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The Rydale Open-air Folk museum can be found in the beautiful village of Hutton-le-Hole, in the heart of the North York Moors National Park.  The museum offers a unique glimpse of the past, with collections housed in 20 historic buildings depicting rural local life from Iron Age to 1950s.

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Some of the cottages at the Rydale Folk Open-air museum

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‘Willy-Nilly’ – Reduplication

[ Wednesday Replay # 4 ] 

[  First posted on January 23, 2017  ]

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reduplication

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Definition of reduplication in English …

Reduplication in linguistics is a morphological process in which the root or stem of a word (or part of it) or even the whole word is repeated exactly or with a slight change.  (From: Wikipedia)

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My word-play attempt (I’ve called it, quite arbitrarily, ‘Willy-Nilly’) at composing  a few Nonsense Verses to link together – however tenuously – a number of the very many examples of reduplication in the English language.

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My latest knick-knack
Is a handy-dandy
Criss-cross
Walkie-talkie,
With Wi-Fi;
Better than snail-mail,
It creates a real hubbub
And gives me the harum-scarum
Heebie-jeebies;
But here goes, willy-nilly.

I’m an arty-farty
Culture vulture
I’m not hoity toity
Nor am I a toy-boy;
I love the pell-mell
Hurly-burly
And I don’t shilly-shally;
But I’m really so easy-peasy.
Okey-dokey?

So, let’s hob-nob
And chit-chat;
While the tick-tock
Turns topsy-turvy
And goes ding-dong
And ding-a-ling
We can talk clap-trap. 

Don’t be namby-pamby
Keep the bric-a-brac
Ship-shape
And we’ll have tip-top
Tittle-tattle;
No wishy-washy
Fiddle-faddle.

No ping-pong
No higgledy-piggledy
Ding-dongs,
No tom-toms
On the helter-skelter,
Just ship-shape
Pitter-patter
On the see-saw.

So Jeepers-creepers,
Let’s do the hokey-cokey,
The hip-hop
The hootchy-cootchy
and the boogie-woogie.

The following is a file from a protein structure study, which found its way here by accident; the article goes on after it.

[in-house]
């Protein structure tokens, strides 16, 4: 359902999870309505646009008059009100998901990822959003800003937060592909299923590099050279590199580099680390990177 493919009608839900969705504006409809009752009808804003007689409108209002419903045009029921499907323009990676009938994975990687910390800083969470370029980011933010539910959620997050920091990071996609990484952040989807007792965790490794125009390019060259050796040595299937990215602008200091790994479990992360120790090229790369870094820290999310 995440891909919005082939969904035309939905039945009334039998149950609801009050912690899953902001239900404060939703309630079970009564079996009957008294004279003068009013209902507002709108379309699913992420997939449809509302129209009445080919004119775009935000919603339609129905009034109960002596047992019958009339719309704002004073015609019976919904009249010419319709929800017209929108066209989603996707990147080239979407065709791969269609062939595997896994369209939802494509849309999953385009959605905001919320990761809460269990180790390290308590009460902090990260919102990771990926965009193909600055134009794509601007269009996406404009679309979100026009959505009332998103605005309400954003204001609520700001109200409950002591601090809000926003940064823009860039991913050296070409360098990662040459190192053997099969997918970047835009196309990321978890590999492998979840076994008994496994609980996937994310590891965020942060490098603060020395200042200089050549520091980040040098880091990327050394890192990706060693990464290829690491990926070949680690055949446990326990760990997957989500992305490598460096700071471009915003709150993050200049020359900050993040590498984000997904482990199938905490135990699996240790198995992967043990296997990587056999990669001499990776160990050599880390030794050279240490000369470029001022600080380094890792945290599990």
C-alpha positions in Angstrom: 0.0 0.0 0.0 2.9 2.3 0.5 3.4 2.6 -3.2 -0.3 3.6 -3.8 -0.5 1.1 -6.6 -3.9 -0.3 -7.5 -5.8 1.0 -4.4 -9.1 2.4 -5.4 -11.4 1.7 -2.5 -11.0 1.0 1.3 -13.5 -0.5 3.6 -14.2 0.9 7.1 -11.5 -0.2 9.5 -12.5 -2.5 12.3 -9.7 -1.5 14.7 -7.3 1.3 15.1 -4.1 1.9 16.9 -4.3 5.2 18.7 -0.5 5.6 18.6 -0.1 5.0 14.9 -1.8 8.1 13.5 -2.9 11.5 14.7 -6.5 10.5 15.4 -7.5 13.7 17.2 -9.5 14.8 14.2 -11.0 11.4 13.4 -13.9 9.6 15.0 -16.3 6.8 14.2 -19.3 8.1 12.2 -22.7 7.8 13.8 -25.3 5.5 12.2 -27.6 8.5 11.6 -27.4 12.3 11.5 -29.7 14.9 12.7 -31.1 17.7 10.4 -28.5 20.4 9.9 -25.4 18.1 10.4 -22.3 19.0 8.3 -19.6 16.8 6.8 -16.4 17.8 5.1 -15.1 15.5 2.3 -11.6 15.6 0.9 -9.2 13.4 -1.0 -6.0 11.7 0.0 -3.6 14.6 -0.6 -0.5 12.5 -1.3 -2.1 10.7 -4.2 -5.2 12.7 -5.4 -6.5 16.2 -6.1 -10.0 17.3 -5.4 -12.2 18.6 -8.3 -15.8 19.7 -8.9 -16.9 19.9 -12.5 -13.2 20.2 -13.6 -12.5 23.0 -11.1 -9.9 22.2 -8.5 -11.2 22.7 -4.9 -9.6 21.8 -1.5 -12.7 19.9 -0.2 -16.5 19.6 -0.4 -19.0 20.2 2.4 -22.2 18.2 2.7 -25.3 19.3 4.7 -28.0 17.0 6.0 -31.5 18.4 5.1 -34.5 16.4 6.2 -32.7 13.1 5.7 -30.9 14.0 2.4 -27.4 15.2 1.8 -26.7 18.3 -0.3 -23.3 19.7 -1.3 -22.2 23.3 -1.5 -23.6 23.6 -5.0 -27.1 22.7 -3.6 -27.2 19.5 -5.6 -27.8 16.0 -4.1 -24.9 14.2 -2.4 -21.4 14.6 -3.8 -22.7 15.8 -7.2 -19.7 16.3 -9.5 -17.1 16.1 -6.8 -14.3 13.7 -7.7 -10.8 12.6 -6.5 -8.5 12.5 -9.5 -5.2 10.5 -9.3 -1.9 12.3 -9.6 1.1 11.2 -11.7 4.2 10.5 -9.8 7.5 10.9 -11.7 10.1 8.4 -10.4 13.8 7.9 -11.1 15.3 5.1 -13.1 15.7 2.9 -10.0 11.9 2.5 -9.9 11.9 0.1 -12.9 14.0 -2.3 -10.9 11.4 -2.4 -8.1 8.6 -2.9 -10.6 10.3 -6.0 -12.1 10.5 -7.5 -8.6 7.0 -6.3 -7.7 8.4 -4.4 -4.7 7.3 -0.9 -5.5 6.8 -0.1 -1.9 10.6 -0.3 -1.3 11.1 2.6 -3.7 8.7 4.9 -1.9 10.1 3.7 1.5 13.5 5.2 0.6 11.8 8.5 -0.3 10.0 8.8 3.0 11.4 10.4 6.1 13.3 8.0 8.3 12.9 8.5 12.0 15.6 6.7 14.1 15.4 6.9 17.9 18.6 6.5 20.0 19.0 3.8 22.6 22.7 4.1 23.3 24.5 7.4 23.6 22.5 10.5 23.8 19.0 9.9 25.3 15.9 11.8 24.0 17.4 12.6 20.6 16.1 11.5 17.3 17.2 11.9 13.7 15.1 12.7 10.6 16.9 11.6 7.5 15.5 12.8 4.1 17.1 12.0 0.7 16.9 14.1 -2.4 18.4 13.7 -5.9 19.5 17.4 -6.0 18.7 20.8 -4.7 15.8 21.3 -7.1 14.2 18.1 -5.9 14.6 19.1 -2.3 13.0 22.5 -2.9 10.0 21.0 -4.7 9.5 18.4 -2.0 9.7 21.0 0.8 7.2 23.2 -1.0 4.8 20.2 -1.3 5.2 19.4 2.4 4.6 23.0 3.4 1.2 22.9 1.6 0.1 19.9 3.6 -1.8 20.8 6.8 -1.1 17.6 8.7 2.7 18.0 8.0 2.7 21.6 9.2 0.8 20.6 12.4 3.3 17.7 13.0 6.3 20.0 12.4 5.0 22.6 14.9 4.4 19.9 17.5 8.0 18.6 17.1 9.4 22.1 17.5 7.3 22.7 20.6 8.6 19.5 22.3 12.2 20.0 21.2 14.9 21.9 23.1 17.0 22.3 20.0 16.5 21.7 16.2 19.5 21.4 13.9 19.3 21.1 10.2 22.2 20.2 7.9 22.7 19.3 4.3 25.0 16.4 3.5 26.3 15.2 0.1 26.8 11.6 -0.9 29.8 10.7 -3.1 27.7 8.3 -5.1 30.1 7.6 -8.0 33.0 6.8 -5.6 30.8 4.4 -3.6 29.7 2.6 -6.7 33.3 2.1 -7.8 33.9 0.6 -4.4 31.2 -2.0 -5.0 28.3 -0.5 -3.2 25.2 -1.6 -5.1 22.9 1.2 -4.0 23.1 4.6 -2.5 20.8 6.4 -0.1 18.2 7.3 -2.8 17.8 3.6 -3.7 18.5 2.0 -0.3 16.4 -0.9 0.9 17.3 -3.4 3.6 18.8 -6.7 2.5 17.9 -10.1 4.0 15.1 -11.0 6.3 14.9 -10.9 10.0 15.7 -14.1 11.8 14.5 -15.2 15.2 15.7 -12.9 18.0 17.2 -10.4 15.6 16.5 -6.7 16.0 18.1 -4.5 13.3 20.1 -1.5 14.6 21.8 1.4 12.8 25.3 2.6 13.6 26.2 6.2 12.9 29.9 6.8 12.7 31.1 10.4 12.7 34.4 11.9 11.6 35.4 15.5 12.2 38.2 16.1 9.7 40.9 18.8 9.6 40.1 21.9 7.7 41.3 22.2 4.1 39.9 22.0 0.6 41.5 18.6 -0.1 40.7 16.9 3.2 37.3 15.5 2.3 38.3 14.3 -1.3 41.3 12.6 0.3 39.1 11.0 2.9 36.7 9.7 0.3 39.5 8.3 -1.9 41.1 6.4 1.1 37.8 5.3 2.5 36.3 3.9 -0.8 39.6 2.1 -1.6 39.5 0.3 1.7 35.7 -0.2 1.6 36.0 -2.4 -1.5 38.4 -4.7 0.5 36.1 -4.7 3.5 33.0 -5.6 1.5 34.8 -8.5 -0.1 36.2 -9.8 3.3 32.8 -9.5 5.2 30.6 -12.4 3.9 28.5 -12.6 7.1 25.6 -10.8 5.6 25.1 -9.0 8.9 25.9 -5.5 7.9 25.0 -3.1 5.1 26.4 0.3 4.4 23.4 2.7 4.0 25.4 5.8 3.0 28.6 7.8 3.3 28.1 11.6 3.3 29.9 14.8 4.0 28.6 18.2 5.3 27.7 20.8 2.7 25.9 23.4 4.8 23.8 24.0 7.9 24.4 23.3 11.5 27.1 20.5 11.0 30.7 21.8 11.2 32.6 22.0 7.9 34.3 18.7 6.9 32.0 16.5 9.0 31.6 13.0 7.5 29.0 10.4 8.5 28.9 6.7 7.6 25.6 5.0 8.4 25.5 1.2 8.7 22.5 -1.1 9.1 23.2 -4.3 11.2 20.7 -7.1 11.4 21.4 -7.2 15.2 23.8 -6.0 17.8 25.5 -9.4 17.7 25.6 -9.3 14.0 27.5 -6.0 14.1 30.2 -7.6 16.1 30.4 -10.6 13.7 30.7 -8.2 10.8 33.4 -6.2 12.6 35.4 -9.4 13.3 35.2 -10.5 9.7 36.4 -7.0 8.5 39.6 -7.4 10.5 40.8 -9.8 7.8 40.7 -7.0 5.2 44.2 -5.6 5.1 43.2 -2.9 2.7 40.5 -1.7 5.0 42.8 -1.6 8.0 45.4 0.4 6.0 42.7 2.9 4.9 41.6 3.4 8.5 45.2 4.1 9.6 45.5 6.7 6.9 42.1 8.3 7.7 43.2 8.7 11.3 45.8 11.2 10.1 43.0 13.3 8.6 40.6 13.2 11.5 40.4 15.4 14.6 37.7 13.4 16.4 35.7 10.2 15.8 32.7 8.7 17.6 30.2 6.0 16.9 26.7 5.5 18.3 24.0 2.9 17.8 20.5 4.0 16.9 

Let’s be goody-goody
And super-dooper;
Don’t dilly-dally
Let’s get lovey-dovey
And enjoy a little hanky-panky.

I’m not a nit-wit
Nor a bit ga-ga,
Well, maybe itsy-bitsy;
I do yada-yada
And  blah-blah,
But just a teeny-weeny bit.

Now cut the mumbo-jumbo
Get to the nitty-gritty.
When we pow-wow
With the fender-benders,
And have a happy-clappy
Sing-song
A razzmatazz
On the hurdy-gurdy
Wearing flip-flops;
What a mish-mash
And a hodge-podge,
But still mumbo-jumbo
And hocus-pocus.

I can Zig-zag
And razzle-dazzle
With the bee’s-knees
And in the hurly-burly
Cause double-trouble,
‘Cos I’m just an old fuddy-duddy.

So-so,
Night-night!
Bye-bye!
Ta-ta!
Must chop-chop!
I’m off to a chick-flick –
Called La-La Land,
To listen to more flim-flam.

 

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Bed-side Blues

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“Life is like a half-sucked sweet –
Not what it used to be.”

 

What A Sucker

She brought me gifts to soothe my hurt;
She meant well I suppose,
As in this clinic bed I lay
Attempting just to doze.

She tiptoed gently to my side, 
Pretending not to wake me;
Whispering then into my ear
She raised my spirits greatly.

“Just a few nuts, you’re bound to like,
They’ll help to make you well. 
A peanut a day is good they say,
I don’t know how they tell.

The sickly coating’s not so good, 
So to help you with that cough
I’ve licked them till there’s just the nut
And sucked the chocolate off.” 

 

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Kurt Vonnegut – ‘Two Little Good Girls’

[  # 86 of My Favourite Short Poems  ]

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Known primarily as a novelist, Kurt Vonnegut (1922 – 2007) was an American writer. He published 14 novels, three short story collections, five plays, and five works of non-fiction. He is most famous for his darkly satirical, best-selling novel ‘Slaughterhouse-Five’, published in(1969.

I do like this short poem of his which I came across only recently.  Apparently it was never given a title by Vonnegut and was discovered in a letter of 1961 sent by him to a friend.  It has a delightfully simple and artless warmth which engenders such good feeling and optimism.

 

Two little good girls
Watchful and wise —
Clever little hands
And big kind eyes —
Look for signs that the world is good,
Comport themselves as good folk should.
They wonder at a father
Who is sad and funny strong,
And they wonder at a mother
Like a childhood song.
And what, and what
Do the two think of?
Of the sun
And the moon
And the earth
And love.